The 21 Greatest Halloween Concerts Of All Time
Any day with great music is like a holiday, but there are certain days on the calendar that make the live music experience even more celebratory. Even without music, the transformation that occurs in late autumn takes on a surreal, ominous tone, it’s no wonder that ancient societies create myth and ritual that mirrored the dwindling sunlight and sudden chill.
And as always, music is right there to capture the spirit of the season — evoking pageantry and wonder — with bands dressing up both musically and physically for the occasion. Halloween is a day when music freaks have an excuse to get just a bit more freaky, and bands step up to goad them along. Occurring in the heart of the fall touring season, it’s the one holiday that more-often-than-not finds bands hitting their stride on the road, playing shows in more intimate indoor environments.
With this in mind, I’ve set out to inventory the 21 greatest Halloween concerts ever performed. In doing so, I set up a few ground rules:
- No band could make the list more than once. Other significant shows by the same artist are listed as Honorable Mention
- The show had to happen on October 31st. I know some bands declare that their official Halloween show falls anywhere from the 26th to the 30th if it happens to be more weekend friendly, but if it didn’t happen on Halloween, it’s disqualified.
- Elements that went into The Barn’s top secret ranking formula: significance in the band’s career, quality of the music (originals and covers) performed, holiday spirit, other Halloween goodness (costumes, location, theme).
In most cases, I’ve included a link in the heading to view the setlist and listen to the entire show. Select highlights are provided in line for your listening pleasure.
Before going into hibernation, I don’t think Backyard Tire Fire ever truly got the recognition they deserved. For a small band, they thought big and had high aspirations. The 2009 show from their hometown of Bloomington is perfect example. While most bands save their Halloween shenanigans for the second set, BTF comes out swinging with a blistering run through of the Stones’ Some Girls album, even nailing the Jagger country honk twang on “Far Away Eyes” and Keith Richards snarl on “Before They Make Me Run” for an unfairly small crowd.
Let’s face it, Halloween in the ’70s was a different animal, but this show gets the nod in the number twenty slot because of its staying power and symbolism. Recorded at arguably the absolute peak of Feat’s musical prowess, broadcast to the masses via radio and available nearly instantly in some kind of high quality bootleg format ever since. It’s a near perfect boot and a fine Halloween concert, it features all the customary mid-period Feat hits and a couple others that Waiting For Columbus fans may be unfamiliar with.
It was probably inevitable that The Motet tackled Talking Heads at some point — sharing a mutual love of world rhythms and off kilter funk. This Halloween performance plays like a greatest hits set, and features String Cheese Incident’s Kyle Hollingsworth on additional keys. Some of the jams are nice and juicy, adding a dimension to the live sound that the Talking Heads only flirted with.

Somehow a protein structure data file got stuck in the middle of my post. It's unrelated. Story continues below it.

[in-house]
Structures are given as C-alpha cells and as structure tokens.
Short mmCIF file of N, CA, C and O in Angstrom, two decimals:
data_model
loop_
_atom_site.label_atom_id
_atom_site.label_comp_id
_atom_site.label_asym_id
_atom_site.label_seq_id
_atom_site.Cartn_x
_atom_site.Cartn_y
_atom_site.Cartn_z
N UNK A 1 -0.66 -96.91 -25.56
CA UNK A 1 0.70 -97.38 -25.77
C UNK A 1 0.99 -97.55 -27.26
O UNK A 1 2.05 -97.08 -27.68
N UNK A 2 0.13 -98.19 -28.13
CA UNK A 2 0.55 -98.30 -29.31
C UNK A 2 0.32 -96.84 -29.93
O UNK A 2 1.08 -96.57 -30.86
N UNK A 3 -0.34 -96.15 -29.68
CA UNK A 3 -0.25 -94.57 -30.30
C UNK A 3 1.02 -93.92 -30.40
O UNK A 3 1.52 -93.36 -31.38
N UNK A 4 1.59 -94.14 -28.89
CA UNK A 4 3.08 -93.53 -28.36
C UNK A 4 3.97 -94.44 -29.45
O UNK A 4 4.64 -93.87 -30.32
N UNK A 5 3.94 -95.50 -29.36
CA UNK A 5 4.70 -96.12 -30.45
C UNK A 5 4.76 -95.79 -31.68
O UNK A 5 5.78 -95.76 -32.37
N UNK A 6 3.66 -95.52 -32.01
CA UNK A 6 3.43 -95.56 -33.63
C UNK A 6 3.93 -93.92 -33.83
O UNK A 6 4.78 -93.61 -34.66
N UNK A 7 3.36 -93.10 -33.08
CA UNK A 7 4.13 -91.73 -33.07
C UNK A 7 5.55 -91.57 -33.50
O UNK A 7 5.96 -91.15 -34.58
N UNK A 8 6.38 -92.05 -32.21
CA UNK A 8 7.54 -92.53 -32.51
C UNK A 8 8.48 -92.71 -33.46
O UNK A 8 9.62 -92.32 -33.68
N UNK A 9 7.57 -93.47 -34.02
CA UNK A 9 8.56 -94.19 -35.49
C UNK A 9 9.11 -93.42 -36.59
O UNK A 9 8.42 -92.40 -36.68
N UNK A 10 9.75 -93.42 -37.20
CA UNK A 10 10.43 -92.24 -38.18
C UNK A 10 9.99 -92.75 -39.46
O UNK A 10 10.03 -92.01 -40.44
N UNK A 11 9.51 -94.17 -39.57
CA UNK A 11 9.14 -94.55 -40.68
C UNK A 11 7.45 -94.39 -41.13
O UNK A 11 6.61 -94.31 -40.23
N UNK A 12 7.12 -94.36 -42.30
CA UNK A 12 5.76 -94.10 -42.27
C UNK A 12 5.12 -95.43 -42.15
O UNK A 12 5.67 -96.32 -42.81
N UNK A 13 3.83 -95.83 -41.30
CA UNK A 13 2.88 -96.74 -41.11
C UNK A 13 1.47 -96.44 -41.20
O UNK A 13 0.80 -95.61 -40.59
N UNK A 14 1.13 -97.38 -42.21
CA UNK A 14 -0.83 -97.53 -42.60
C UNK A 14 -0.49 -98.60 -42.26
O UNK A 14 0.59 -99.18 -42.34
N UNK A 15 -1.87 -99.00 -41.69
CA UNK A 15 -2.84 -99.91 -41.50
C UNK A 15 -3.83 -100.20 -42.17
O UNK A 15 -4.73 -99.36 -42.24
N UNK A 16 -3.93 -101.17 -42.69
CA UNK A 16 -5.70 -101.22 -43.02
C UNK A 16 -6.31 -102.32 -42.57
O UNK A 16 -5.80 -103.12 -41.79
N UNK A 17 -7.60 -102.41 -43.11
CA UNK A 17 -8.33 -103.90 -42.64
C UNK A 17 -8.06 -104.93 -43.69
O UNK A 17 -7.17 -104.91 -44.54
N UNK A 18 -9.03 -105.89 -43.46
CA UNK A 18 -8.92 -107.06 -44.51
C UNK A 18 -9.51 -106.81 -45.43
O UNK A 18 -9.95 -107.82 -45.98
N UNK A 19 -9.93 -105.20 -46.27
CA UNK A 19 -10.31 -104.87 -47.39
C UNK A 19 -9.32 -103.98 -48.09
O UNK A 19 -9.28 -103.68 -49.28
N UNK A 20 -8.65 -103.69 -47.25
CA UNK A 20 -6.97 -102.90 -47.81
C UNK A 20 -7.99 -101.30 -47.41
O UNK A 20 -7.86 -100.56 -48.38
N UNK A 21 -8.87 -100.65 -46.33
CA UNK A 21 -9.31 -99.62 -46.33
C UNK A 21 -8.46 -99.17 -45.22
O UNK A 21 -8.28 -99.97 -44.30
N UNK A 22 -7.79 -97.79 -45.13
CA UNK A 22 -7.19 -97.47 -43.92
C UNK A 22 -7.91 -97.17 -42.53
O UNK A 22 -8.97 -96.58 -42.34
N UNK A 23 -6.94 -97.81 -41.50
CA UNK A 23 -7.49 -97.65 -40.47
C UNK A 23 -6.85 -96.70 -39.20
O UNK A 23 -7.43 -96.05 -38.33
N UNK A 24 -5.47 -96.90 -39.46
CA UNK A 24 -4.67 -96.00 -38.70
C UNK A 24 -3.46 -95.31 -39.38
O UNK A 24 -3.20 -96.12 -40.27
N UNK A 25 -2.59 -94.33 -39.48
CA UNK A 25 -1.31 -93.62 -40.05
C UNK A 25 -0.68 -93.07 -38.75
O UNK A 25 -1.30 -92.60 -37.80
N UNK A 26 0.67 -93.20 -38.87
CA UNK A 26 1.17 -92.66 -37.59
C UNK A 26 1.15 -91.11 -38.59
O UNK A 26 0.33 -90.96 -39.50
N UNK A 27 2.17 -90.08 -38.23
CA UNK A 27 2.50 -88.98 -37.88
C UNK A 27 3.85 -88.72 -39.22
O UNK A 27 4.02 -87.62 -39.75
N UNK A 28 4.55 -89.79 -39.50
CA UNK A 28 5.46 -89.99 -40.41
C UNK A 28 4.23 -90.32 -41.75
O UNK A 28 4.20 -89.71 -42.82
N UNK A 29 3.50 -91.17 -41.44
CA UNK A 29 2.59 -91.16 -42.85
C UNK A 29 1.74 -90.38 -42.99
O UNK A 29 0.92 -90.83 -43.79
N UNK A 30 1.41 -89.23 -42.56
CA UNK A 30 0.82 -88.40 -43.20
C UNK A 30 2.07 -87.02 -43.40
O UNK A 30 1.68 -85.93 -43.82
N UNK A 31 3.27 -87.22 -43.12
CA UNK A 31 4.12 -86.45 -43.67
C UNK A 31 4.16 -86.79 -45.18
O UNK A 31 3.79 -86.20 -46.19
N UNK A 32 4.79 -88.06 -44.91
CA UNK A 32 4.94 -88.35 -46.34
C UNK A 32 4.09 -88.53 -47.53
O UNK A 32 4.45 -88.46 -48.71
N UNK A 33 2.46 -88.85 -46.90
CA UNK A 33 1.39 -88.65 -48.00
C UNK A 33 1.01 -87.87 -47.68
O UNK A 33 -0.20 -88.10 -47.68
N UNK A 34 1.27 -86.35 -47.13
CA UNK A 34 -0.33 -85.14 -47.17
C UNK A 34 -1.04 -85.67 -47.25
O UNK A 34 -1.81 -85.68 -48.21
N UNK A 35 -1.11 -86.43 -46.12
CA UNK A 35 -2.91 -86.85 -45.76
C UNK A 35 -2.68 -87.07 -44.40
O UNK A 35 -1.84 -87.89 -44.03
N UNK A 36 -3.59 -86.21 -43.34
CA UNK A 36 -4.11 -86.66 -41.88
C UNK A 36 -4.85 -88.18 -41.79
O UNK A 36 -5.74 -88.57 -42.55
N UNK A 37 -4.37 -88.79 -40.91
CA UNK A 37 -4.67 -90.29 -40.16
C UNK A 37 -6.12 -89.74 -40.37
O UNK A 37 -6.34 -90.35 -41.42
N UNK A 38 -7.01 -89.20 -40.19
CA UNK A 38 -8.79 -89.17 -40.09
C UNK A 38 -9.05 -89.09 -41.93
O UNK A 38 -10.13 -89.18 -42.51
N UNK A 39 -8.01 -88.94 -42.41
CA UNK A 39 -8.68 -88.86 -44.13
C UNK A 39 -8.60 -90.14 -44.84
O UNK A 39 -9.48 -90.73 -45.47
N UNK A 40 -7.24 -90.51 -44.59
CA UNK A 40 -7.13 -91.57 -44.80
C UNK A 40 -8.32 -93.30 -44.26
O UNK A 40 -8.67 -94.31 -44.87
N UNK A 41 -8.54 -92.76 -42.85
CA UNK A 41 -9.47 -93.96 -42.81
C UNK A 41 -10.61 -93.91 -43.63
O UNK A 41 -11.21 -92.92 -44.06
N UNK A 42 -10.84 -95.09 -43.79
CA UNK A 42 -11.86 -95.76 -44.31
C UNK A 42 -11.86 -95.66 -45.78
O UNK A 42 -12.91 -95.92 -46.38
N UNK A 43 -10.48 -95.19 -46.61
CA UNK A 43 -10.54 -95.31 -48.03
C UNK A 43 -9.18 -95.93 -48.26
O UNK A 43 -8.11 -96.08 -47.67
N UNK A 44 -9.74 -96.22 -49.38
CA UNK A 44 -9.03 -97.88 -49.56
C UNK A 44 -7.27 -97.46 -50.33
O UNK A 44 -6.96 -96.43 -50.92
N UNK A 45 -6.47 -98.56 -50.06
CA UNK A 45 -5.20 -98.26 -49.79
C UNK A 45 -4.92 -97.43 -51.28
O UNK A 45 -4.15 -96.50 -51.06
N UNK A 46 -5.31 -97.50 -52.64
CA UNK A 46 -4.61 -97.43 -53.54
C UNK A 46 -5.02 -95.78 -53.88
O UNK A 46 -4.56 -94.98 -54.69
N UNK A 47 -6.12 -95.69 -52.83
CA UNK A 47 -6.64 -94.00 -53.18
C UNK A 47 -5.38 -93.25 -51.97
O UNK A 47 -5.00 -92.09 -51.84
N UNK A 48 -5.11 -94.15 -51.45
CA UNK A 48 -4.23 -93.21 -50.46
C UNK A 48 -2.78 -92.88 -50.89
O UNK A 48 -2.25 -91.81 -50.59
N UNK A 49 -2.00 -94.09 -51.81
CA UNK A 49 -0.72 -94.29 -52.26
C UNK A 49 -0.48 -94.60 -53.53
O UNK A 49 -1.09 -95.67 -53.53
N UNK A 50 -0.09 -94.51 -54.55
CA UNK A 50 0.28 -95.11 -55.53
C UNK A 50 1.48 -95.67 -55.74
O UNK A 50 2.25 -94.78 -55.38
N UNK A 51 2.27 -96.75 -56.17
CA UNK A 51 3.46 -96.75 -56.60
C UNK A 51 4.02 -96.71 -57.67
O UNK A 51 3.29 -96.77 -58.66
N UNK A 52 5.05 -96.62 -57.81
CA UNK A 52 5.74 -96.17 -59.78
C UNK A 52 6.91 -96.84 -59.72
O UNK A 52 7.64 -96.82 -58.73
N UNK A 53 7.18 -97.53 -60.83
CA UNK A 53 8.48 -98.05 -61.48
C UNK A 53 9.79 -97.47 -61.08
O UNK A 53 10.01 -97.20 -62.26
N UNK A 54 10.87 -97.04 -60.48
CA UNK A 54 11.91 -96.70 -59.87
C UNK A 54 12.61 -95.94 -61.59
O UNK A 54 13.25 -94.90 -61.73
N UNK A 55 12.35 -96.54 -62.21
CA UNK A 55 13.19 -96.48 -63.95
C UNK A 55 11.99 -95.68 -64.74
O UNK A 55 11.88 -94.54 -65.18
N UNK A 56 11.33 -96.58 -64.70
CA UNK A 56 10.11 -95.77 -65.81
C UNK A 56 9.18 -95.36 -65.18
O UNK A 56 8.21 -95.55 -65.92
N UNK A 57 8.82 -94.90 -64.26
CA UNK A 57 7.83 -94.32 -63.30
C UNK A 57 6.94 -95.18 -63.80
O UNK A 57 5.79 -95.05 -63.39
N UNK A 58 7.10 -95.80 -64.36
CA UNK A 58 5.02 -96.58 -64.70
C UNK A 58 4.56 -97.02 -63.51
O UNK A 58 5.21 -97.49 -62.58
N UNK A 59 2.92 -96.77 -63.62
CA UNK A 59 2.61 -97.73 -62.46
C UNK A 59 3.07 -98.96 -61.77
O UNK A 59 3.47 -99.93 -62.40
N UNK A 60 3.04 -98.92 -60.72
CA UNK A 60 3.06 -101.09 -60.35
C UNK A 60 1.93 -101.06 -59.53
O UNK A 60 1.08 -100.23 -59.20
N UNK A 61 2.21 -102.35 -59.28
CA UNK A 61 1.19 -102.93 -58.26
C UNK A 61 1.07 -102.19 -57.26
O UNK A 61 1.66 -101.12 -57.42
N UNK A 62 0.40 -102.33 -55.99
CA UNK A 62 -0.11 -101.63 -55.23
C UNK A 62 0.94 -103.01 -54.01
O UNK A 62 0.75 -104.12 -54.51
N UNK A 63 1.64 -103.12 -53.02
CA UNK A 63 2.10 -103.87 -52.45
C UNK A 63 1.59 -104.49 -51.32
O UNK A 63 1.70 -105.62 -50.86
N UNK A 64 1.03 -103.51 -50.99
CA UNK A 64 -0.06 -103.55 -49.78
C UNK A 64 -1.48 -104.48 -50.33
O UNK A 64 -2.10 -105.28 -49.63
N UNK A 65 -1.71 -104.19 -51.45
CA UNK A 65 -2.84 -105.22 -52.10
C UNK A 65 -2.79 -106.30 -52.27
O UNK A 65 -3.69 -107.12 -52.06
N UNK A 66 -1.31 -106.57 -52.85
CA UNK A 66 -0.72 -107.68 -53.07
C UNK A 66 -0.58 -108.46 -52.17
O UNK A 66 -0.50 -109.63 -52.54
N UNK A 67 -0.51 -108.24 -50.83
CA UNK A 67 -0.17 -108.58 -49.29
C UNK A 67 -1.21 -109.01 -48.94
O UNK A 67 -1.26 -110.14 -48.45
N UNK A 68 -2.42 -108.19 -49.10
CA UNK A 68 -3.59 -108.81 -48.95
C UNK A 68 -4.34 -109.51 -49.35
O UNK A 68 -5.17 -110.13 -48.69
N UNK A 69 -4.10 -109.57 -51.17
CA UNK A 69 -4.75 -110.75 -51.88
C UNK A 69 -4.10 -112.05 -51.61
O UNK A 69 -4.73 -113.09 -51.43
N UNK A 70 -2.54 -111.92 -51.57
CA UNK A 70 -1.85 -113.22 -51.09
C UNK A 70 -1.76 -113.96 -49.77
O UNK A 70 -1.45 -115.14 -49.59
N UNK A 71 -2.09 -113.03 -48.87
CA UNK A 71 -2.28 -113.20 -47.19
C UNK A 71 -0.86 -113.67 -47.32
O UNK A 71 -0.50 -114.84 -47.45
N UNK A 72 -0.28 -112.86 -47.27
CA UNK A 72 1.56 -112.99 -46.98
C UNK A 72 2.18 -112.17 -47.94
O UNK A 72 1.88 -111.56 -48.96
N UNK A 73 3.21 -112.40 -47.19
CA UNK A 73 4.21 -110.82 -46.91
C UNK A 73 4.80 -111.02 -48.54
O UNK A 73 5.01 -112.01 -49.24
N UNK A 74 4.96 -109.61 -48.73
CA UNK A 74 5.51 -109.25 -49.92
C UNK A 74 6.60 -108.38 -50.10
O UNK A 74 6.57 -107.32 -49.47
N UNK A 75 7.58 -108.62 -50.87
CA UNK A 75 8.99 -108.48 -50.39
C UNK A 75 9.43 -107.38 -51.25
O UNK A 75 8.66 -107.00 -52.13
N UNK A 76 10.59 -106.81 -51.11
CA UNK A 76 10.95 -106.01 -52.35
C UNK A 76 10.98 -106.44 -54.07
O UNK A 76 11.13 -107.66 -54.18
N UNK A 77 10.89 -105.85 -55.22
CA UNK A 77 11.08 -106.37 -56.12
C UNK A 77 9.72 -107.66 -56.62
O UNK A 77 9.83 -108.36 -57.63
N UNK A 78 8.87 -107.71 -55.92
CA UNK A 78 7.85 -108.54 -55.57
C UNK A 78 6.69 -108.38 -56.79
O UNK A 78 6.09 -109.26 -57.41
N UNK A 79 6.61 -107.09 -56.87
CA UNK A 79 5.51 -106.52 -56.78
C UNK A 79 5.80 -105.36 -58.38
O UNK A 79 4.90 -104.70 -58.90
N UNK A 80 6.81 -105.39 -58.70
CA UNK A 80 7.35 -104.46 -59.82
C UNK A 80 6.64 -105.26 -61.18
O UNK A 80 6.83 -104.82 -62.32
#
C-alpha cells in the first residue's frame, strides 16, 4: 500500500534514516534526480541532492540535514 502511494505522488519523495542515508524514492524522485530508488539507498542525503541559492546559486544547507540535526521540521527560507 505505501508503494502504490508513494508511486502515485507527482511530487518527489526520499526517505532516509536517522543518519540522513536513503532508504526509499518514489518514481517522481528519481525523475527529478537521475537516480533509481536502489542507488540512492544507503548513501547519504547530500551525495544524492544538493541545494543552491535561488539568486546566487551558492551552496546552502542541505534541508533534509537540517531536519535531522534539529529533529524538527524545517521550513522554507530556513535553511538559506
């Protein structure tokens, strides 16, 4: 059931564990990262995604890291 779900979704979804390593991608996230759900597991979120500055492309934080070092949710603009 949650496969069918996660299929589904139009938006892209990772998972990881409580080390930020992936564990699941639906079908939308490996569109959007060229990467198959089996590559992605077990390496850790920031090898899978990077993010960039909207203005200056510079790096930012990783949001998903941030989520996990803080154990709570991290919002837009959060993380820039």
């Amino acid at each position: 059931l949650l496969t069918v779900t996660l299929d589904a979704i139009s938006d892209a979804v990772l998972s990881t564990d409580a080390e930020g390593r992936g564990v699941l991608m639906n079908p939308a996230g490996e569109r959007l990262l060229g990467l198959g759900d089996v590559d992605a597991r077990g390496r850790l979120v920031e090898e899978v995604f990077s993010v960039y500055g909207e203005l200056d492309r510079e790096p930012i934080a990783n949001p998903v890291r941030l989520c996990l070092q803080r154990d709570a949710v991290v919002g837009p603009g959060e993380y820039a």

Honorable mention: The Motet’s Funk Is Dead 10/31/11
A sense of humor and playfulness is often associated with bands who make a big deal of their Halloween shows, not typically attributes one assigns to Smashing Pumpkins. But, it’s great to see Billy Corgan and the ’08 Pumpkins assume the dress up role for this concert. A parade of covers, including first time playeds like “Louie Louie” and “Hang-on Sloopy” find their way into the set. I particularly like the thematically appropriate “Monster Mash” and dead-serious take on Kenny Rogers’ “The Gambler”. For good measure, Rush, Airplane and The Nuge are all teased in the set closer.
The wild and opposing forces that co-exist within SCI essentially tore the band apart. From 2001 and on, it sent them down some weird paths, and Halloween was no exception, producing wildly inconsistent and questionable cover choices, and *ahem* even stranger band costumes.
But in 2000, they were definitely one of the best things going. Even their humble, democratic approach to choosing Halloween covers was just-exactly perfect. With each band member selecting a song during an encore “mini-set”. Choices were all good, especially “The Wedge” coming a few weeks after Phish hung it up and announced an indefinite hiatus. I loved the nod then and it stands as a fine summary of what SCI was capable of before things went to shit.
While there’s nothing particularly Halloween-y about this show, the fact that it’s the goddamn ARU, with all original members (including the elusive mandolinist Matt Mundy), on Halloween night in the heart of freak-ville (Eugene, OR) qualifies it for #16 with a bullet. From the opening “Compared To What” to the show-stopping “Elevator To The Moon”, this unparalleled raw collection of talent with a leader that was dropped of on this planet from world’s unknown, makes this a holiday to remember.
Steve Kimock plays and carries himself with an almost devout seriousness. Just about the last artist you’d think of when it comes to mixing it up with off-the-wall covers and Halloween treats. Granted, most of this show flows like a typical Kimock show, and the “Five B4 Funk” and “Why Can’t We All Just Samba?” here are just as glorious with Robert Walter and Reed Mathis as they usually are. But its a bouncing reggae-ish take on The Police’s “Spirits In The Material World” and uber-drummer Rodney Holmes taking a vocal (!) on Rush’s Tom Sawyer which totally elevate this show. Though Hendrix’ “Little Wing” is part of the Kimock canon, I don’t think anybody was complaining about it’s inclusion here to close the show.